A long gone German philosopher by the name of Friedrich Nietzsche once said "What does not destroy you makes you stronger", while I may be using this quote out of direct context, I wanted to share a possible, optimistic idea of a recession.

 I'm not denying that a recession (especially global ones) has devastating consequences for the world, which I believe it does. However, I am primarily concerned with the change of consciousness in capitalist societies where the myth was bought that exponential growth has no limits (which is unlikely as we are heading towards scarcity). Unfortunately it is a trait of the human race that we only act when threatened into a corner (or rather the majority or status quo do not see it, or refuse to act sooner).

However, a crisis cannot be ignored forever, and thus action (whether it is sensible or not) is inevitable. So without dwelling too much on the bad, I will be dwelling on the possible 'good' from a recession.

 a recession forces consumers to be critical, and thus frugal with spending. When a bubble bursts it can force us to bring a change in consumer habits, one possible good is that car manufacturing maybe forced *finally* to deal with a world without oil. While it is unfortunate that alternatives could have been sought and developed sooner (of course, they wouldn't 'profit', if technology created abundance) it is none the less, a welcome change, considering the consequences to our health (pollution), environment (global warming, species endangerment etc) and money (company monopoly).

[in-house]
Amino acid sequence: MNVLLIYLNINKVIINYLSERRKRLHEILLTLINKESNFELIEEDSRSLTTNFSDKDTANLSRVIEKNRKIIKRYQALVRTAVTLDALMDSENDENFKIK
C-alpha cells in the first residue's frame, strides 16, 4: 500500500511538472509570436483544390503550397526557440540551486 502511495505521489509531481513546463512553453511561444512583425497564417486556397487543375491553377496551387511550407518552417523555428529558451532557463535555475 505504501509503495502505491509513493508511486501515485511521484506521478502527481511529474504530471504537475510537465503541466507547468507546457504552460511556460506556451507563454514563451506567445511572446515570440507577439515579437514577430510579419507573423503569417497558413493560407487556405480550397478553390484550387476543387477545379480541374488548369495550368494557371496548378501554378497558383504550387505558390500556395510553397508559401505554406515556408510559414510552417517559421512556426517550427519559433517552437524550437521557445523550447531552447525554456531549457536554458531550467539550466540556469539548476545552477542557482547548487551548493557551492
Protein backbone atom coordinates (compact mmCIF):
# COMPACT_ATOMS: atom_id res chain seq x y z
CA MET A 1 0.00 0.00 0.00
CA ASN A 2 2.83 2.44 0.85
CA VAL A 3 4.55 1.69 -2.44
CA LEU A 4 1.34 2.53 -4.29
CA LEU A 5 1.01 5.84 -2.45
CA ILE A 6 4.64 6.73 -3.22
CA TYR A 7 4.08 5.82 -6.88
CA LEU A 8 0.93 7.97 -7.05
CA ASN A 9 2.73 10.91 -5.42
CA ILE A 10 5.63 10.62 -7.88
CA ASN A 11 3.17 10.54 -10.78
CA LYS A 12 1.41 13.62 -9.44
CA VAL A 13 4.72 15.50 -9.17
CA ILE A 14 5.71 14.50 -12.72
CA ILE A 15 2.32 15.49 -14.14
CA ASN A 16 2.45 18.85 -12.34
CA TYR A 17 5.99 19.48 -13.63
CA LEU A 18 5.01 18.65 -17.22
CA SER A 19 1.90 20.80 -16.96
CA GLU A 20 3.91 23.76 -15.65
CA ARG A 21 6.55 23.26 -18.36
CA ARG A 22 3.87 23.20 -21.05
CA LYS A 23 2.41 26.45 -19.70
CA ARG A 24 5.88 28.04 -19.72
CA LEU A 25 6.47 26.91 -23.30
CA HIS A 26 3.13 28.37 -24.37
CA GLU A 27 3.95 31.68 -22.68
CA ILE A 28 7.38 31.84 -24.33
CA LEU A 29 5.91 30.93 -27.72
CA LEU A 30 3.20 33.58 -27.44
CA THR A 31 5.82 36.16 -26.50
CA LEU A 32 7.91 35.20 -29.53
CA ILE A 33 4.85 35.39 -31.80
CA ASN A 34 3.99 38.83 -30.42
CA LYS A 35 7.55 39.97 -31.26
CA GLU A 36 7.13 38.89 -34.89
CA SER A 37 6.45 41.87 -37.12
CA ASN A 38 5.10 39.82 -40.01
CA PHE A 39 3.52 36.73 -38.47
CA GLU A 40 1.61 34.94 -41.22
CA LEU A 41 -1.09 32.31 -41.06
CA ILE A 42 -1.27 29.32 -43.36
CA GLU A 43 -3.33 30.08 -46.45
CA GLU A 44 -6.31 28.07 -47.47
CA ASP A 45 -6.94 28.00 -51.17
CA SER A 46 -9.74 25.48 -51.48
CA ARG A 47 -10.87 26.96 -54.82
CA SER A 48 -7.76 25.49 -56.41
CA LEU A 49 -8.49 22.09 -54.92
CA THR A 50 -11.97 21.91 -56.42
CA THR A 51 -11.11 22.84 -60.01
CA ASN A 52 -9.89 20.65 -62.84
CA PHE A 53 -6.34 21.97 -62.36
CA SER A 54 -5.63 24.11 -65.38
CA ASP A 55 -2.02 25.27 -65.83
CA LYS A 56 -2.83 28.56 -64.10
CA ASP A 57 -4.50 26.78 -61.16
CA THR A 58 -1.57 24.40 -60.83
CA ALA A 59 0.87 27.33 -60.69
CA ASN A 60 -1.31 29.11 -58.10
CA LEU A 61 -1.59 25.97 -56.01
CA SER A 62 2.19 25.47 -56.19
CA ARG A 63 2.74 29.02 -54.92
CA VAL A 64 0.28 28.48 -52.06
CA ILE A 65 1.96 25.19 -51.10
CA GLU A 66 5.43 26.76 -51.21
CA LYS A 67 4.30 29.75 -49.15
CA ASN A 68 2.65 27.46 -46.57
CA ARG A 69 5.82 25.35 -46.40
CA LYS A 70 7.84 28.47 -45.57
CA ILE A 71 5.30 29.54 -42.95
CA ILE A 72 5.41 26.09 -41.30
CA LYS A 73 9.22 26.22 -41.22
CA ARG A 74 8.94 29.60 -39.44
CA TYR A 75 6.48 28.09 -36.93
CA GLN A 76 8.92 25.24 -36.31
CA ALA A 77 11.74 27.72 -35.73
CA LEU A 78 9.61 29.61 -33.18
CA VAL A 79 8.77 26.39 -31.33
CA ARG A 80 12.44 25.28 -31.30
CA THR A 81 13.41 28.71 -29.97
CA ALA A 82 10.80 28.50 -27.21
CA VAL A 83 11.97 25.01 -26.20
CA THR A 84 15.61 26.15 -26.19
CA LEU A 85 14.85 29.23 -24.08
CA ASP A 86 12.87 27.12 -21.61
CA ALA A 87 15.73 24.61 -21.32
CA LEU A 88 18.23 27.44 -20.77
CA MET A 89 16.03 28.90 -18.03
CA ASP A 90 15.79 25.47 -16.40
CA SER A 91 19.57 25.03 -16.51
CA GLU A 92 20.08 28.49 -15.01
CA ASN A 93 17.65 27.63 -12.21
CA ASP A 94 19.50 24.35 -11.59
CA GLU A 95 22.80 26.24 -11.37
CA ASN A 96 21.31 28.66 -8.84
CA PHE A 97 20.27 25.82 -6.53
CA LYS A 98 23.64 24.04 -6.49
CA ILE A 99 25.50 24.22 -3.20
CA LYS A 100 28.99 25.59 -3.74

It is up-to us (in the long term), but more-so the government (who may act wrongly in the short term) to decide which industries should exist. Do we want luxury cars to exist? Or should ethical car companies and energy companies survive, and how do we make them survive? (windfall tax on corrupt businesses is one example, tighter regulation, tax incentives for companies and individuals).

It doesn't take a mathematician to know that free energy creates more flexibility in the world, and it doesn't take a scientist to tell you that we have the resources to allow such a change to happen. It is amazing that wars overseas and wars in general were so powerful that the effort investment in creating a military, arms and nuclear weapons was enormous, yet this human zeitgeist or 'Will to power' is most strongly manifested in destructive rather then creative process. This is a product of irrational, herd-like mentality of paranoiac, power-obsessed 'dominator cultures' which purvey politics and human civilization in general.

so some good? the generation in the recession would be more cautious about politics (as would there children) and in an information age, the message that frugal living and life satisfaction (living within your needs, and maximising well-being) is not dictated by frivolities self-imposed by the ego. While I am not optimistic that our obsession with celebrity, mass media and sports would disappear completely (nothing against it, but alot of time is devoted to a mild entertainment such as football in the UK). Perhaps we would be inspired not to seek material, and domineering positions in life (such as usury occupations, advertisement, and generally the 'sellers of snake oil' promises of happiness) but rather occupations which are purposeful - Governments in the past have tapped into our libido, and as a result, we excessively borrow and indulge, sometimes with no means to pay back (NINJA) but a shock to the world may help shatter the majorities illusion of wealth, and maybe. JUST maybe, a generation of socially responsible, technological/scientifically savvy and frugal minded, intellectually curious people may be born from crisis to warn the next generation if it happens again. Systems self-govern curiously, what if the time spent on wars were spent on sustainable living?

Your weapon is your wallet, your power is your knowledge, your salvation is in your morality.